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        Observing and participating in the natural cycles of the Earth has long been a part of my artistic practice. Paying close attention to changing seasons and natural systems helps me pause and reflect as humans shape and shift the Earth now more than ever. Studying how light moves through urban landscapes is a subtle reminder that I’m part of nature and not separate from it. Choosing to incorporate hiking and collecting into my practice is what feeds my adventuresome spirit and gives my heart new insights.


          During a two-year project, I buried photographs in Forest Park. I didn’t know why I was doing it, I just knew I felt called to do so. By listening to my gut and following a more visceral path rooted in intuitive intelligence I made a remarkable discovery. When I unearthed the print after a year I discovered that digital glossy photographs are actually made of plastic.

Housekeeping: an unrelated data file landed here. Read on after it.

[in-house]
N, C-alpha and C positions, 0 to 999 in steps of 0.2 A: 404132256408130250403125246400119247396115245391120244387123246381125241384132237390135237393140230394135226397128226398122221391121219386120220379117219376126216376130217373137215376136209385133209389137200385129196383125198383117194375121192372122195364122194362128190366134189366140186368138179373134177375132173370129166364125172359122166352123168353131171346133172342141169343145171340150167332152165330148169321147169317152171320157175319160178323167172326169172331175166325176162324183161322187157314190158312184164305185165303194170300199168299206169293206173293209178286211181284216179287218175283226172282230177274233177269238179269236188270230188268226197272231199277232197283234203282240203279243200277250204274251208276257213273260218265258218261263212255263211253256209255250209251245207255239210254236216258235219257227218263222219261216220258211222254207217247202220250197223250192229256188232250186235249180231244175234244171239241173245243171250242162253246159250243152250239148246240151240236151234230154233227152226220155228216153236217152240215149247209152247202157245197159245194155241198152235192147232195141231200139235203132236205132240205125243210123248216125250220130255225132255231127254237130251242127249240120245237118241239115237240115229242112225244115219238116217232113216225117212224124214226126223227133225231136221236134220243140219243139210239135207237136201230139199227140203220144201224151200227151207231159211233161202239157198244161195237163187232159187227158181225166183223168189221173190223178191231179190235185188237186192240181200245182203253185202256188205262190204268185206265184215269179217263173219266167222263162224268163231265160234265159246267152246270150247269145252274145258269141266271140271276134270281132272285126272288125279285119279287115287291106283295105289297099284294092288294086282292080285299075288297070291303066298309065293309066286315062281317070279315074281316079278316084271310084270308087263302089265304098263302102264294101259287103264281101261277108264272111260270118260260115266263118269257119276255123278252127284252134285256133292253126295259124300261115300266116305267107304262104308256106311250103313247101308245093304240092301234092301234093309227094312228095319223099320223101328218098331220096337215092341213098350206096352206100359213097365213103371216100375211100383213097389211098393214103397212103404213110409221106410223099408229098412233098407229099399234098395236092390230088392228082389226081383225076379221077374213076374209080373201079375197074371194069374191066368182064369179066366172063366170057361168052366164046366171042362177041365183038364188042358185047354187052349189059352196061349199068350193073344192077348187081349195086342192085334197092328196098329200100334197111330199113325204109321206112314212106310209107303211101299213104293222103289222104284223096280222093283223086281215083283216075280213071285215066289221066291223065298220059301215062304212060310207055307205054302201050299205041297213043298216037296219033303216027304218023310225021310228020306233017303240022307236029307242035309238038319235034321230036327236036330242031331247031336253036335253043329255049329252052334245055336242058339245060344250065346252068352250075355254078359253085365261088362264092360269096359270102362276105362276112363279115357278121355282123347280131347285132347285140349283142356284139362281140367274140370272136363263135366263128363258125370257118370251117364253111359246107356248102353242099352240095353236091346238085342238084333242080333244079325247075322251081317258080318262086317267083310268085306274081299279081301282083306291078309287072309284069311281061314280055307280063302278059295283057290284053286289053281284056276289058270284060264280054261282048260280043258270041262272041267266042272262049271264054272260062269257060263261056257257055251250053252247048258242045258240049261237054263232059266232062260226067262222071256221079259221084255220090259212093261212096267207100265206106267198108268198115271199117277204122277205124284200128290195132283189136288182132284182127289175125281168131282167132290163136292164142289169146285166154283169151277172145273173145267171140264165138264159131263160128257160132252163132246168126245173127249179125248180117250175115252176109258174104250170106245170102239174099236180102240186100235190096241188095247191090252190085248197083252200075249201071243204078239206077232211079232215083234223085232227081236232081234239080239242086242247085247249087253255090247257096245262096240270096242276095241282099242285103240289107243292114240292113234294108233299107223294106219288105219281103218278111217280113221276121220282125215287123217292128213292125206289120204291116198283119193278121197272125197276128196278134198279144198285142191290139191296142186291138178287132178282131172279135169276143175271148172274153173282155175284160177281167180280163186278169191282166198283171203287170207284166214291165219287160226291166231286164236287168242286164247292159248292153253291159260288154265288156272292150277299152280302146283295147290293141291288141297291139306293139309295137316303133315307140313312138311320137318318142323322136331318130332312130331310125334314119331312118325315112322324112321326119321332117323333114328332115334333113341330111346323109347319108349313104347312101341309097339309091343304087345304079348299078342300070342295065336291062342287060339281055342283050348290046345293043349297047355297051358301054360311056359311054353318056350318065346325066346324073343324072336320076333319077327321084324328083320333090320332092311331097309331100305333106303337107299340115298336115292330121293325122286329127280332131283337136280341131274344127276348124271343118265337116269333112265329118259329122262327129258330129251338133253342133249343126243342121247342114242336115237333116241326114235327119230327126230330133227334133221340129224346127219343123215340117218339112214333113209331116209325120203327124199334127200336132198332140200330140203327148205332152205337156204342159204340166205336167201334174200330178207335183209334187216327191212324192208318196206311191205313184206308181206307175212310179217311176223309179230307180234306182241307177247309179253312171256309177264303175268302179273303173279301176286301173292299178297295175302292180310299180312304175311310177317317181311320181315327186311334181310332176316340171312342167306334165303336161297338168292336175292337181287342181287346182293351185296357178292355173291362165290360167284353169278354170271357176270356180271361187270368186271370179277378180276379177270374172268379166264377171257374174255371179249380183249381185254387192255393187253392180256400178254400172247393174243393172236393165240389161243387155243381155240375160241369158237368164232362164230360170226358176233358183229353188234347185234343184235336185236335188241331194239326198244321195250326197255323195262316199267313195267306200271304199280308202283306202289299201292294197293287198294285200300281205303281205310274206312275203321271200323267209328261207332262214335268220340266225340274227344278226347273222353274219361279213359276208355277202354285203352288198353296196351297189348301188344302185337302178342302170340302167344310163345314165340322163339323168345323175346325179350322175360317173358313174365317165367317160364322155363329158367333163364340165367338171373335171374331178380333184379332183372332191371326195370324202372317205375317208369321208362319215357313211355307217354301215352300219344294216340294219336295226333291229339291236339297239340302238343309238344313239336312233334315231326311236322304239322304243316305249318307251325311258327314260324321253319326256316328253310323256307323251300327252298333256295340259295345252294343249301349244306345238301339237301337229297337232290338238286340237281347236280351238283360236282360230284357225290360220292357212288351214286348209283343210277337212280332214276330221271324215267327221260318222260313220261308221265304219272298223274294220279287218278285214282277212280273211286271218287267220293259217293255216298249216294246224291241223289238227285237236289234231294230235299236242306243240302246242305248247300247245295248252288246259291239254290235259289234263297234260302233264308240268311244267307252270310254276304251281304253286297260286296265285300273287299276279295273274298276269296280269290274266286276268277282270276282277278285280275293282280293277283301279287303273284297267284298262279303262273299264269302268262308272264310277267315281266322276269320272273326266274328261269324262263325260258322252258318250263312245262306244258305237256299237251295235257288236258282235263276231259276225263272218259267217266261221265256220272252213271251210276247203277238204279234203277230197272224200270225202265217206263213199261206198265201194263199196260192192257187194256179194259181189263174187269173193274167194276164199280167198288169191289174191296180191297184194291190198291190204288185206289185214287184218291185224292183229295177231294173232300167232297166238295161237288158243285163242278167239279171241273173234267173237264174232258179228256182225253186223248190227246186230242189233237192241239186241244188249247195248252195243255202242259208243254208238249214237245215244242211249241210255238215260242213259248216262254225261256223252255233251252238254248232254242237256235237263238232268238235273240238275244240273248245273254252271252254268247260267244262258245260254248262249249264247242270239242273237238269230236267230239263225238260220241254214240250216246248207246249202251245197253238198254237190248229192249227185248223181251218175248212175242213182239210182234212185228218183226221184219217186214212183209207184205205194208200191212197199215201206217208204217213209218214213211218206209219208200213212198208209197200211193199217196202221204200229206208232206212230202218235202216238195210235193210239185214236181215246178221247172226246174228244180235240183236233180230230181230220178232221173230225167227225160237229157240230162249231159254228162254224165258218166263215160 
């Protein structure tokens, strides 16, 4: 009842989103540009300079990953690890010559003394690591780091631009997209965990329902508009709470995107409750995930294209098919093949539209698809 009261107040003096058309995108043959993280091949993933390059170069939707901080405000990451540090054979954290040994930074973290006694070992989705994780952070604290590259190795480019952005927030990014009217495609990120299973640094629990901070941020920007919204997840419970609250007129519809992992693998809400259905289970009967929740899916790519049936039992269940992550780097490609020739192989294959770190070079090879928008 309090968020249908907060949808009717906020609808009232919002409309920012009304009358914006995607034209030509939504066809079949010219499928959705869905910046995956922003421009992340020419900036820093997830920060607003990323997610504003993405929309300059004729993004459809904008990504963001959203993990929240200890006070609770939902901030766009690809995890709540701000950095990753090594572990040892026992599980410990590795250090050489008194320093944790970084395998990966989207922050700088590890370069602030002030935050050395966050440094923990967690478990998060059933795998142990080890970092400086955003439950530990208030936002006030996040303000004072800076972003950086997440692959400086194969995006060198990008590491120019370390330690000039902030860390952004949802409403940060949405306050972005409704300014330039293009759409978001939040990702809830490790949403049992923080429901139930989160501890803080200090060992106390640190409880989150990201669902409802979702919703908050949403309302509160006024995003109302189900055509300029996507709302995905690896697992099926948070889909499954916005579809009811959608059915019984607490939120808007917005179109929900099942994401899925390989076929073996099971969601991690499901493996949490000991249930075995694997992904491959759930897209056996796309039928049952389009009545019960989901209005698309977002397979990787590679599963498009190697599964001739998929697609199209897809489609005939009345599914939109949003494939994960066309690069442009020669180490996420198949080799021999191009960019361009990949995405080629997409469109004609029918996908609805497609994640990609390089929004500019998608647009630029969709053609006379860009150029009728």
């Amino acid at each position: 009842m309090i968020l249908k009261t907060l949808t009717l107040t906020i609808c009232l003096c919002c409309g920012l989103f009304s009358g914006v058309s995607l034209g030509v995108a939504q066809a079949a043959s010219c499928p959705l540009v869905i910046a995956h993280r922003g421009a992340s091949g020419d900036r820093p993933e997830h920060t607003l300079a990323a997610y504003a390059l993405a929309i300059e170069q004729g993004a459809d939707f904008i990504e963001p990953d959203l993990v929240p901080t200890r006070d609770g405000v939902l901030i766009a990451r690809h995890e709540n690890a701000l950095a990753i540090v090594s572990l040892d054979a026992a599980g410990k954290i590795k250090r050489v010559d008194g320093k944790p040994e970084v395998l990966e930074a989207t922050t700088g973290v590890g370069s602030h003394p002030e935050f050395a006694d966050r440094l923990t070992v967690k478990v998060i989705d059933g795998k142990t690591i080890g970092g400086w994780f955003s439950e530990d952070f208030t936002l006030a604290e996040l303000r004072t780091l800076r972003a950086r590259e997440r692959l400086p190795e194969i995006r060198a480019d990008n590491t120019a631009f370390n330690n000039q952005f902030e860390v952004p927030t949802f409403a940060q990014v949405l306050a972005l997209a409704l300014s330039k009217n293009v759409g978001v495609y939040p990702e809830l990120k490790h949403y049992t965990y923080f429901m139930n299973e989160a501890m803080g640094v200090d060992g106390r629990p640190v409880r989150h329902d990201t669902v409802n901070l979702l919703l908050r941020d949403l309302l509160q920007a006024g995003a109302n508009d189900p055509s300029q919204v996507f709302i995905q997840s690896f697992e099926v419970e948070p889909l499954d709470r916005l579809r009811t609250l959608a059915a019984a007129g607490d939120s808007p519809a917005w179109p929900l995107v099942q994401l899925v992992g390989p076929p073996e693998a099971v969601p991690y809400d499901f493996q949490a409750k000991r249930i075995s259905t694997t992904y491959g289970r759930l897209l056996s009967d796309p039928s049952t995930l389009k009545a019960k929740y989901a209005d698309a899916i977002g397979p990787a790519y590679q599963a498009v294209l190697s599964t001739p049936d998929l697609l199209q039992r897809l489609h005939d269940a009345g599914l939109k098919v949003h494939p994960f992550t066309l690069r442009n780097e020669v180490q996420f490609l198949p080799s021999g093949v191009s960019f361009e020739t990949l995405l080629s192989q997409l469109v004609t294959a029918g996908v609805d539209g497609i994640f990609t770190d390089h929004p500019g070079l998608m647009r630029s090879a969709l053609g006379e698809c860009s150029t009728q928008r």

In a Grieving Landscape you can see the plastic backing pulling away from the paper. Studying decomposition allows me to sit with the pain of the Earth and make concessions with my soul. After this project I committed to using matte paper in my work.

          These quiet moments between one time and space and the next, help me understand how and why we’re living in the Anthropocene. Recognizing that plastic poisoning the Earth is what got us here, reminds me of what it means to be vulnerable. Holding these frustrations as our link and connection to each other is what gives me hope. Choosing to see the world through this lens is what fuels my photographic work.

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